1. Limited time only! Sign up for a free 30min personal tutor trial with Chegg Tutors
    Dismiss Notice
Dismiss Notice
Join Physics Forums Today!
The friendliest, high quality science and math community on the planet! Everyone who loves science is here!

Fisher's Approximation of a Binomial Distribution

  1. Nov 13, 2013 #1
    1. The problem statement, all variables and given/known data

    Suppose that X is the number of successes in a Binomial experiment with n trials and
    probability of success θ/(1+θ), where 0 ≤ θ < ∞. (a) Find the MLE of θ. (b) Use Fisher’s
    Theorem to find the approximate distribution of the MLE when n is large.

    2. Relevant equations

    Fisher's Approximation in its full form can be see here:


    3. The attempt at a solution

    The MLE is easy enough to find, but the question I have is one about Fisher's approximation. In the formula for calculating the 1/(tau)^2 portion of the variance, note that you must use the distribution of only one of X1, X2, etc. This makes plenty of sense if you have a collection of some other kinds of i.i.d. variables (normal, exponential, etc.), but what about if you have one binomial experiment made up of n trials?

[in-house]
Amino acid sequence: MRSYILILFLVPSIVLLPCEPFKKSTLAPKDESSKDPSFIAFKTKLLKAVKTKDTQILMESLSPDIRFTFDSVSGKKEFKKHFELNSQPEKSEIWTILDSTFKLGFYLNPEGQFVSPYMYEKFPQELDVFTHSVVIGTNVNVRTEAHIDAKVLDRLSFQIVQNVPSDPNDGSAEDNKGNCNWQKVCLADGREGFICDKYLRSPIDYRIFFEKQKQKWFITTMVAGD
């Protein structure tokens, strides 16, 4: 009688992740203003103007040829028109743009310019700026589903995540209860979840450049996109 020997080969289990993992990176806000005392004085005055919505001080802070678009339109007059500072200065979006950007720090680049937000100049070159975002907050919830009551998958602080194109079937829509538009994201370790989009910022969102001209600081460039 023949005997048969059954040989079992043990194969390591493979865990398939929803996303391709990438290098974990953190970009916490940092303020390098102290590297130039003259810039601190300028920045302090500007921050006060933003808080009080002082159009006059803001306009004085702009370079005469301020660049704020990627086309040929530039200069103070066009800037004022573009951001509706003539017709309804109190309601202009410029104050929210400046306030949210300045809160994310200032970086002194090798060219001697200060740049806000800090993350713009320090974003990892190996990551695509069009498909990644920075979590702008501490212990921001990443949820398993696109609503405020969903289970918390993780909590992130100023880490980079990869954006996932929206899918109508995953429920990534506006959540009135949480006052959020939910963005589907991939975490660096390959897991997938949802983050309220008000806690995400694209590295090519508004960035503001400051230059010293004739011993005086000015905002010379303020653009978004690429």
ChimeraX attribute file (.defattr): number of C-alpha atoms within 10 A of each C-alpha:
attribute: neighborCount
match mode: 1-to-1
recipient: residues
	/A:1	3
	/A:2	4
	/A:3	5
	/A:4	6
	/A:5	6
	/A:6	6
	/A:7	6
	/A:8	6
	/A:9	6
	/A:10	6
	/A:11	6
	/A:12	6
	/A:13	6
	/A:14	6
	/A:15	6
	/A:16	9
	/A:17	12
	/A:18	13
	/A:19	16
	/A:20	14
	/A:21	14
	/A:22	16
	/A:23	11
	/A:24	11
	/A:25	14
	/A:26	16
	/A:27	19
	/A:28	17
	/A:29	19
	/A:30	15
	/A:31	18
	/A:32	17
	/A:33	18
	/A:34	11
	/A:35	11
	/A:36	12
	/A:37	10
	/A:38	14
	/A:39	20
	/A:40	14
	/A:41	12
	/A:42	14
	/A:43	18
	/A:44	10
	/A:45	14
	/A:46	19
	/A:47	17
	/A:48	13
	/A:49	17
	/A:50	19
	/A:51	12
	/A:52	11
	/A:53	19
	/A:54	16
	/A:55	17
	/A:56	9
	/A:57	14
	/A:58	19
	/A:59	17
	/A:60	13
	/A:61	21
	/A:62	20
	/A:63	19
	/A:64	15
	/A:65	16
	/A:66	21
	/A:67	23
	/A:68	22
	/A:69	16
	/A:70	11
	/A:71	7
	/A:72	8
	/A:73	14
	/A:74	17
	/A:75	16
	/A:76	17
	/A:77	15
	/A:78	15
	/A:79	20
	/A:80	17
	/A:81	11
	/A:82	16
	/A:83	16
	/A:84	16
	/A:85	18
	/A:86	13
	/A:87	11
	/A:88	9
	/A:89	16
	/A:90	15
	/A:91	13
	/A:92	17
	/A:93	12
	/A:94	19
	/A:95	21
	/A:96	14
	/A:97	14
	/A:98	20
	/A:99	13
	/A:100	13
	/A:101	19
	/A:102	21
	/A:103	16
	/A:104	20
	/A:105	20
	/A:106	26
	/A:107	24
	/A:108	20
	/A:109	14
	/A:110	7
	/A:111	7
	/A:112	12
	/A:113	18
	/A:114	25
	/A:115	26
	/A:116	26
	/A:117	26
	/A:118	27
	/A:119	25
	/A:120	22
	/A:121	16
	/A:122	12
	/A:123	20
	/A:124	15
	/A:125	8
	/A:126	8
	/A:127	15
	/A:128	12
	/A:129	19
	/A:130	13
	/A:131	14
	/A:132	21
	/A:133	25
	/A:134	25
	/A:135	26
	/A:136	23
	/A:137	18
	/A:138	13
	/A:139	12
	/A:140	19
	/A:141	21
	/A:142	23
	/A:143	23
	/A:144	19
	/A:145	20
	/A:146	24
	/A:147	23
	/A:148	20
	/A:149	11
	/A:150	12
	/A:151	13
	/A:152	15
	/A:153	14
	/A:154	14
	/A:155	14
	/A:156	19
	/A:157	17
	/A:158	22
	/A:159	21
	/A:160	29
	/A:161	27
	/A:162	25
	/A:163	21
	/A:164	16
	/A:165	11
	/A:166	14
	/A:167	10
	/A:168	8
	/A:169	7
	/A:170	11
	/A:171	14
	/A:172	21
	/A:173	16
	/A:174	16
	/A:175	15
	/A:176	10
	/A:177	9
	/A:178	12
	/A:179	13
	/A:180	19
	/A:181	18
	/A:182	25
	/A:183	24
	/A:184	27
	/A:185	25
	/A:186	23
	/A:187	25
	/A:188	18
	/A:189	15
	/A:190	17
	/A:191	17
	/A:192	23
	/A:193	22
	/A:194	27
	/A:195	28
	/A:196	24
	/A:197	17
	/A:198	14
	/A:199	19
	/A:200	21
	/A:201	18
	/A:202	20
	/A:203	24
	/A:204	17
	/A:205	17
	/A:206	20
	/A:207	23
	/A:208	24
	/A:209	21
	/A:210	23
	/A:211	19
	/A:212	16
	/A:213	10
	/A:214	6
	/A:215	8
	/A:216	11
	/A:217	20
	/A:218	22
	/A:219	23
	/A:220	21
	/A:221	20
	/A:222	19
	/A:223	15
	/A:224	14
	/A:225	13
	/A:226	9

What does this imply in the binomial case? Do I calculate 1/(tau)^2 using just the entire binomial distribution given in the problem, or do I use something else (one bernoulli trial, maybe)? Thanks!
  2. jcsd
Know someone interested in this topic? Share this thread via Reddit, Google+, Twitter, or Facebook

Can you offer guidance or do you also need help?
Draft saved Draft deleted